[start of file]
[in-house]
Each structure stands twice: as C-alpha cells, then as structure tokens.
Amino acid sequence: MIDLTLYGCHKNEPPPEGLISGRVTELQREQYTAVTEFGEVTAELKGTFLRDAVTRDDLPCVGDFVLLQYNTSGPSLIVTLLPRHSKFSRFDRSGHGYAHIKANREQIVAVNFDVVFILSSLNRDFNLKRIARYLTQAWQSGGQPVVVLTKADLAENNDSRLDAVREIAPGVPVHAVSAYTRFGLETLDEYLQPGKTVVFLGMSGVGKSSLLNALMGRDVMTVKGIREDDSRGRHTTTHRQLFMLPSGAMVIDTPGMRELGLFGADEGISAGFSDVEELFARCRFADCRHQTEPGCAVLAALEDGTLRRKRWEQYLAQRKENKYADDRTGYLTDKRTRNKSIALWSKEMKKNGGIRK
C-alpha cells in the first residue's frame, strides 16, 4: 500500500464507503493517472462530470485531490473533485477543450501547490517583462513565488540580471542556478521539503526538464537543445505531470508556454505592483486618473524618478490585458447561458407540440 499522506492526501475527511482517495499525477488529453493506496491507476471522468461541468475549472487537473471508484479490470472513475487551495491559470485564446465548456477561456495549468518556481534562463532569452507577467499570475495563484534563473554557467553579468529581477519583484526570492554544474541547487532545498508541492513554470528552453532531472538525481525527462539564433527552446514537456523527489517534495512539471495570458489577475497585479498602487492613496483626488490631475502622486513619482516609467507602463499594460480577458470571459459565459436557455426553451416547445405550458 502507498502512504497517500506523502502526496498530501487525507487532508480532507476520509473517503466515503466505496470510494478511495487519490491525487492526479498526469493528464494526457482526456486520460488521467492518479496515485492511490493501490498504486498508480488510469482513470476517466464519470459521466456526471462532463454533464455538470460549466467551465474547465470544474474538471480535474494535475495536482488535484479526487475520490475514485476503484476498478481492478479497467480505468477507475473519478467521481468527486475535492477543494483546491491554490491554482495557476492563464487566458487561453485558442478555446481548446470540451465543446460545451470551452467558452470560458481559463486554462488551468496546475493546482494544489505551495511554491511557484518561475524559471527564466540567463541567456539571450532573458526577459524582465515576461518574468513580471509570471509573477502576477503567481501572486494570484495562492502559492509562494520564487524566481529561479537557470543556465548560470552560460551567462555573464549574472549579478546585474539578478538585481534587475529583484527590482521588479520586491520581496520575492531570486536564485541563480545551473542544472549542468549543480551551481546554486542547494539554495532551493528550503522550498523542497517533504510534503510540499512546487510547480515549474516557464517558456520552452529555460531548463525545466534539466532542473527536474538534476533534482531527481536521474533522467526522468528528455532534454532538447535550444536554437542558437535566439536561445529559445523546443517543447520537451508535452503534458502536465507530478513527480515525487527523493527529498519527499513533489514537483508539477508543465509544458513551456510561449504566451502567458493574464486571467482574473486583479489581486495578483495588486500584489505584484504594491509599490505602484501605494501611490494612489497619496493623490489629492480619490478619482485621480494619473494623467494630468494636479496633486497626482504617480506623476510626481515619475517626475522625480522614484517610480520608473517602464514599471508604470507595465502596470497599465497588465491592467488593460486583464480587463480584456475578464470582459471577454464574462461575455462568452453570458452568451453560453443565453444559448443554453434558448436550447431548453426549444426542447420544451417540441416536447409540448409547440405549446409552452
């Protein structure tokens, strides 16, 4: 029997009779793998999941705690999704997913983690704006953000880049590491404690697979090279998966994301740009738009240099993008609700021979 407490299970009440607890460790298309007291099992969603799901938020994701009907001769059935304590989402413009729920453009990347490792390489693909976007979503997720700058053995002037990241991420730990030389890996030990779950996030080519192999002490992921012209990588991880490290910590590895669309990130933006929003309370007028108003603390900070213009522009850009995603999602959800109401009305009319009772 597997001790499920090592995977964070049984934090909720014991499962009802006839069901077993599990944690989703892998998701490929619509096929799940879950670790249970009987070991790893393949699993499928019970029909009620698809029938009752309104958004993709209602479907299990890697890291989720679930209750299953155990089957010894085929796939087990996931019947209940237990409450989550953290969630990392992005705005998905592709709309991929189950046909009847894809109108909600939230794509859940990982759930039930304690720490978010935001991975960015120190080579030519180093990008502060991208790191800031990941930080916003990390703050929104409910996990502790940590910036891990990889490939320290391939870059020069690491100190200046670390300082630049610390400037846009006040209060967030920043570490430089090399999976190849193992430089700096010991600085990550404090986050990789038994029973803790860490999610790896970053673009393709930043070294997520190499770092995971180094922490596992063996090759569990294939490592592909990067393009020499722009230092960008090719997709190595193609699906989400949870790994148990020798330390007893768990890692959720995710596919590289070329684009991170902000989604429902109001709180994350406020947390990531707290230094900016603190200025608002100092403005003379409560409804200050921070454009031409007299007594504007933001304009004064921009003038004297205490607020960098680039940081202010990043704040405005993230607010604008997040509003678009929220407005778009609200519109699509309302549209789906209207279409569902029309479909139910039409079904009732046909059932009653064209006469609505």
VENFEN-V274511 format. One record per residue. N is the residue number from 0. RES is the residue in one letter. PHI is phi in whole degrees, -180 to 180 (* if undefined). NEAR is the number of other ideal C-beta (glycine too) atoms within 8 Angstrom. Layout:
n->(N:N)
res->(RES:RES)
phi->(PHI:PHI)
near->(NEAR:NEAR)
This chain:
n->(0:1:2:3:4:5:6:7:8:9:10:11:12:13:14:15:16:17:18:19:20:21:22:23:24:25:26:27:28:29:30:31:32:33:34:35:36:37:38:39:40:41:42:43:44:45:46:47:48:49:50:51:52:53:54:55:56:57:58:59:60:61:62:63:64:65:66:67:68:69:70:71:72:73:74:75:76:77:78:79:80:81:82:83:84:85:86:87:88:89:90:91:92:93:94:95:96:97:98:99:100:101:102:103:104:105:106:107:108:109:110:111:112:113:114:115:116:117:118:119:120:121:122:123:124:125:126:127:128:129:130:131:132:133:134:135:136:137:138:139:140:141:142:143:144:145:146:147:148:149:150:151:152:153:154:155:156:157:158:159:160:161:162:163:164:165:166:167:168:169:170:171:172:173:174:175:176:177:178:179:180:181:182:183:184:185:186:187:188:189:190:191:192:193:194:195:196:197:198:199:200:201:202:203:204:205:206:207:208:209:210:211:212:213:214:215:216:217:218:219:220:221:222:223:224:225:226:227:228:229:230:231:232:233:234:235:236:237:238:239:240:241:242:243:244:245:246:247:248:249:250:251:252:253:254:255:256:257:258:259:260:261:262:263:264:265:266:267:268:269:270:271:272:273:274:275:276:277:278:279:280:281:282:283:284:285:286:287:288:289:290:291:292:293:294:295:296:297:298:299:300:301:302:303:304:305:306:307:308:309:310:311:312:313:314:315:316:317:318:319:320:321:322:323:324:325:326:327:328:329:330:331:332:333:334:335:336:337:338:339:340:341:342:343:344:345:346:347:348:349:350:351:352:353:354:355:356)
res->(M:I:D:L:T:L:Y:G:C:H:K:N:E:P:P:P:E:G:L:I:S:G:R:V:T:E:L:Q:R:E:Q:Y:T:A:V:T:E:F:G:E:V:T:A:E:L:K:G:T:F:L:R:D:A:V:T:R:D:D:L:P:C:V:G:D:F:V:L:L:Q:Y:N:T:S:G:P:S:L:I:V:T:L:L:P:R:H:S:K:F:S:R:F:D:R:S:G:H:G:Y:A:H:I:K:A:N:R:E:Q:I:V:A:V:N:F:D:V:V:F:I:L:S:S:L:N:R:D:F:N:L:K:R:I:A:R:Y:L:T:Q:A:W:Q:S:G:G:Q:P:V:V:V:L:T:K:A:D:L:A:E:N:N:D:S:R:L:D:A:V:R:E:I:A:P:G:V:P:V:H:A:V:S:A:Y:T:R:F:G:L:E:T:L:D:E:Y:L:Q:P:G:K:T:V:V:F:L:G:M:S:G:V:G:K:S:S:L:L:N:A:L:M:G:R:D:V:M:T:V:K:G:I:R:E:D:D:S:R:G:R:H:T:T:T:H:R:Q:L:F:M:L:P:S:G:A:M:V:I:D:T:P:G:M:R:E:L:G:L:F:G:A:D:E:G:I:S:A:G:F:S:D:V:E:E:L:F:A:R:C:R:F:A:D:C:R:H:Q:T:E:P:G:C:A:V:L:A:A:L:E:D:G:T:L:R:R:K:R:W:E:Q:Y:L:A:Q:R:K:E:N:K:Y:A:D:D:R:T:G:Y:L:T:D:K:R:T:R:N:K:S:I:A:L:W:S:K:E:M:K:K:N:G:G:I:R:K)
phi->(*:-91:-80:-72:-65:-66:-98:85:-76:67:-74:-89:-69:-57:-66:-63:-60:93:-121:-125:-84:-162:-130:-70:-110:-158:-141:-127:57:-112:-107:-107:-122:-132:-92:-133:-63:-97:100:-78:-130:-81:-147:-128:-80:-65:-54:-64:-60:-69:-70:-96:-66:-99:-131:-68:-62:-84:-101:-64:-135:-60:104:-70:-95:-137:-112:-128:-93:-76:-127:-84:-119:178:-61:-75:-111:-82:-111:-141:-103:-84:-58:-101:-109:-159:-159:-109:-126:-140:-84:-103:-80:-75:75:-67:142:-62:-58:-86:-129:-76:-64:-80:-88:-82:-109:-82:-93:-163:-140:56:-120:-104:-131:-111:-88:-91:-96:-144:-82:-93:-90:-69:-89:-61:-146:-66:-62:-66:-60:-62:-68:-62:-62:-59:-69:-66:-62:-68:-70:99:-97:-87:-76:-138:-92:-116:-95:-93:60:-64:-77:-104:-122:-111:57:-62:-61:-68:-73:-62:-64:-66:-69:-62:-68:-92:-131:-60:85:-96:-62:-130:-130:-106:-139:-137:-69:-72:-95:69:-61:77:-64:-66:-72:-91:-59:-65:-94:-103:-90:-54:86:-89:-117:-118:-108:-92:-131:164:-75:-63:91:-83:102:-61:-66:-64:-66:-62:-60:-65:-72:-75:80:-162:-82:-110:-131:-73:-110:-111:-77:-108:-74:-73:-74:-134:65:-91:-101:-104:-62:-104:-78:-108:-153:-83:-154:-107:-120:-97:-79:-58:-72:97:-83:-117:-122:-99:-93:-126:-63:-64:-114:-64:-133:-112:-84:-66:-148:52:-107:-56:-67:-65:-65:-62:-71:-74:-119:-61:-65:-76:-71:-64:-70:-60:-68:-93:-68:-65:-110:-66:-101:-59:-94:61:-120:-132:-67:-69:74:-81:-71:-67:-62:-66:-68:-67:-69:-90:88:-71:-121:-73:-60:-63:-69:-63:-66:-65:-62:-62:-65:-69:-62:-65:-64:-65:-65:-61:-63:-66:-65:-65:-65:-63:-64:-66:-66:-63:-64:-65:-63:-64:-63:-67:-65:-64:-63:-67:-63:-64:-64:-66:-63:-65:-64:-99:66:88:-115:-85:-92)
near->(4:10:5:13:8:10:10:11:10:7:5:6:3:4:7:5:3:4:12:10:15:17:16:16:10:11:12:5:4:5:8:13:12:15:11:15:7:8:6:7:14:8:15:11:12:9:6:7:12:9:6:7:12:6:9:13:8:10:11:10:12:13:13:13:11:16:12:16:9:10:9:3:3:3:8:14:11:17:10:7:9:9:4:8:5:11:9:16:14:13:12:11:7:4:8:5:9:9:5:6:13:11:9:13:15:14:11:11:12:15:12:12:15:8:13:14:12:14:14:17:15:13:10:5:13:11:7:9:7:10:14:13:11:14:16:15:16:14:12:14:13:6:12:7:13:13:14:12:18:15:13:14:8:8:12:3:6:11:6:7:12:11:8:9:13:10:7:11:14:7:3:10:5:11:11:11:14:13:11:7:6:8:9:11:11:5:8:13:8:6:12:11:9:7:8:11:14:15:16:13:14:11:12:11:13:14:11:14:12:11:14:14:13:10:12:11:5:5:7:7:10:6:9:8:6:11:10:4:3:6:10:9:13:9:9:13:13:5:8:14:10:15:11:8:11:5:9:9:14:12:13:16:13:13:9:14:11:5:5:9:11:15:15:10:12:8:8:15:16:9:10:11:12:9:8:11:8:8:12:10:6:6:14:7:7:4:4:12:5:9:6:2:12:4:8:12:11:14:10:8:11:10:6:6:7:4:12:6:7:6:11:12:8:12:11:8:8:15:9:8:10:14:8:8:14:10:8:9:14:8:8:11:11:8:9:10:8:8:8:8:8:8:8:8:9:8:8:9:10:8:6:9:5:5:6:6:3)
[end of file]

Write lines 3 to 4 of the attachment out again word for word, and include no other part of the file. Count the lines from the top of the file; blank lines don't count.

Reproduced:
Amino acid sequence: MIDLTLYGCHKNEPPPEGLISGRVTELQREQYTAVTEFGEVTAELKGTFLRDAVTRDDLPCVGDFVLLQYNTSGPSLIVTLLPRHSKFSRFDRSGHGYAHIKANREQIVAVNFDVVFILSSLNRDFNLKRIARYLTQAWQSGGQPVVVLTKADLAENNDSRLDAVREIAPGVPVHAVSAYTRFGLETLDEYLQPGKTVVFLGMSGVGKSSLLNALMGRDVMTVKGIREDDSRGRHTTTHRQLFMLPSGAMVIDTPGMRELGLFGADEGISAGFSDVEELFARCRFADCRHQTEPGCAVLAALEDGTLRRKRWEQYLAQRKENKYADDRTGYLTDKRTRNKSIALWSKEMKKNGGIRK
C-alpha cells in the first residue's frame, strides 16, 4: 500500500464507503493517472462530470485531490473533485477543450501547490517583462513565488540580471542556478521539503526538464537543445505531470508556454505592483486618473524618478490585458447561458407540440 499522506492526501475527511482517495499525477488529453493506496491507476471522468461541468475549472487537473471508484479490470472513475487551495491559470485564446465548456477561456495549468518556481534562463532569452507577467499570475495563484534563473554557467553579468529581477519583484526570492554544474541547487532545498508541492513554470528552453532531472538525481525527462539564433527552446514537456523527489517534495512539471495570458489577475497585479498602487492613496483626488490631475502622486513619482516609467507602463499594460480577458470571459459565459436557455426553451416547445405550458 502507498502512504497517500506523502502526496498530501487525507487532508480532507476520509473517503466515503466505496470510494478511495487519490491525487492526479498526469493528464494526457482526456486520460488521467492518479496515485492511490493501490498504486498508480488510469482513470476517466464519470459521466456526471462532463454533464455538470460549466467551465474547465470544474474538471480535474494535475495536482488535484479526487475520490475514485476503484476498478481492478479497467480505468477507475473519478467521481468527486475535492477543494483546491491554490491554482495557476492563464487566458487561453485558442478555446481548446470540451465543446460545451470551452467558452470560458481559463486554462488551468496546475493546482494544489505551495511554491511557484518561475524559471527564466540567463541567456539571450532573458526577459524582465515576461518574468513580471509570471509573477502576477503567481501572486494570484495562492502559492509562494520564487524566481529561479537557470543556465548560470552560460551567462555573464549574472549579478546585474539578478538585481534587475529583484527590482521588479520586491520581496520575492531570486536564485541563480545551473542544472549542468549543480551551481546554486542547494539554495532551493528550503522550498523542497517533504510534503510540499512546487510547480515549474516557464517558456520552452529555460531548463525545466534539466532542473527536474538534476533534482531527481536521474533522467526522468528528455532534454532538447535550444536554437542558437535566439536561445529559445523546443517543447520537451508535452503534458502536465507530478513527480515525487527523493527529498519527499513533489514537483508539477508543465509544458513551456510561449504566451502567458493574464486571467482574473486583479489581486495578483495588486500584489505584484504594491509599490505602484501605494501611490494612489497619496493623490489629492480619490478619482485621480494619473494623467494630468494636479496633486497626482504617480506623476510626481515619475517626475522625480522614484517610480520608473517602464514599471508604470507595465502596470497599465497588465491592467488593460486583464480587463480584456475578464470582459471577454464574462461575455462568452453570458452568451453560453443565453444559448443554453434558448436550447431548453426549444426542447420544451417540441416536447409540448409547440405549446409552452